Except now I’m not so sure. I can’t explain why this particular hiatus threatens to finally sever my patience with the show. However, I can’t deny that it is. For the first time, I’m wondering if it’s all worth it. The constant uncertainty has worn me down. I’ll most definitely be there when the next batch of episodes air. After that? I truly cannot say for certain. I don’t know if I want to bother with yet another long wait for another 1-5 episodes followed by yet another long wait.
Long waits are hard enough. Long waits filled with intense uncertainty about the future might just be too much. I don’t know if I can invest any more energy on this show and this fandom if things don’t change.
Uncertainty stands behind the real frustration with Steven Universe and any other property like it that stresses a fandom to the breaking point. After all, every show eventually has long waits between episodes. 8 months or more typically pass between seasons. Years pass between books in a series. A video game sequel will take 5 or more years these days, and you know that going in. So long as the prerequisite updates and trailers let us know the process continues, we accept the wait.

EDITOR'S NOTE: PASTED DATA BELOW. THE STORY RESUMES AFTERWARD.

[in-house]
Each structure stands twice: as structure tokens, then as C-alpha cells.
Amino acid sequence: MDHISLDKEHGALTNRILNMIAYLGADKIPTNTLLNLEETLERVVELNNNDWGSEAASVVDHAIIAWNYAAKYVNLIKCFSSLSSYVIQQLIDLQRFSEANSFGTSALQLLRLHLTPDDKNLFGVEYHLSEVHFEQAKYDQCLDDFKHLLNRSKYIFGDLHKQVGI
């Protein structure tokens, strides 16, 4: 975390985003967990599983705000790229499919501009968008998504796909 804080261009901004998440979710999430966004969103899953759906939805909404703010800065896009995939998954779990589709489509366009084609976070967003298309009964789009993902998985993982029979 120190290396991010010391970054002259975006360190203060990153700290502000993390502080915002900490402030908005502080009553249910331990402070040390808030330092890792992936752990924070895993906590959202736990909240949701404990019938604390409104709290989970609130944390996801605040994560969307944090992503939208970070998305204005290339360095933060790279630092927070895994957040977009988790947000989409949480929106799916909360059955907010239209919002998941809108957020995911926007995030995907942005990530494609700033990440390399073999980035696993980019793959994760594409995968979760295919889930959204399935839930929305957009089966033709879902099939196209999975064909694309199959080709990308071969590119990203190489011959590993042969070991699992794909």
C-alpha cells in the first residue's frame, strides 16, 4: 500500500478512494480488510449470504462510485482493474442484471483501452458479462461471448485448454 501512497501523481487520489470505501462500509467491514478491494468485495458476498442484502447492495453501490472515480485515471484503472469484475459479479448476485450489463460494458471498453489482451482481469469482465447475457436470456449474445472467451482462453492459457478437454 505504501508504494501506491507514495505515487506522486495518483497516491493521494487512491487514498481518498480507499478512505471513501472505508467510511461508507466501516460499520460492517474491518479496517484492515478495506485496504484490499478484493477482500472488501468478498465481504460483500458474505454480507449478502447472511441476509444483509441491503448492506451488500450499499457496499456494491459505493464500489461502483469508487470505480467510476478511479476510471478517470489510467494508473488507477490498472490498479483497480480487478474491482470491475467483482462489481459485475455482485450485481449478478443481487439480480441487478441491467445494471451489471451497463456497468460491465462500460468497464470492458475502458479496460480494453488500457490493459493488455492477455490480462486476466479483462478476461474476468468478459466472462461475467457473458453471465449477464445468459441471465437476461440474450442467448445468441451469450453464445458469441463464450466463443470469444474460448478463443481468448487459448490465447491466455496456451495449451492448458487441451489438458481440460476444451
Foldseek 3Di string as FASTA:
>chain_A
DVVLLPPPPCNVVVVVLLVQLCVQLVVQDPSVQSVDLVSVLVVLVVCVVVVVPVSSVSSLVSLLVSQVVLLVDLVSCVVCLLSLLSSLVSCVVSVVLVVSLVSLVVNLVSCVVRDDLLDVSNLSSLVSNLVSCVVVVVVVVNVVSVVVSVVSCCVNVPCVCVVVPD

The problem with Steven Universe comes from knowing little to nothing. We don’t know that the new season will start in 8 months. New episodes could release next week and we might only find out three days beforehand. We have no idea where the Crewniverse is in producing these episodes, no idea how many might be ready, and no idea when Cartoon Network will air them or why they currently won’t. Sometimes a voice actor will mention recording for episodes far ahead of the most recent episode, or post a photo on Instagram or Twitter mentioning recording sessions with unexpected cast members. Or maybe a storyboarder will hint at their progress. That’s all the hint we get.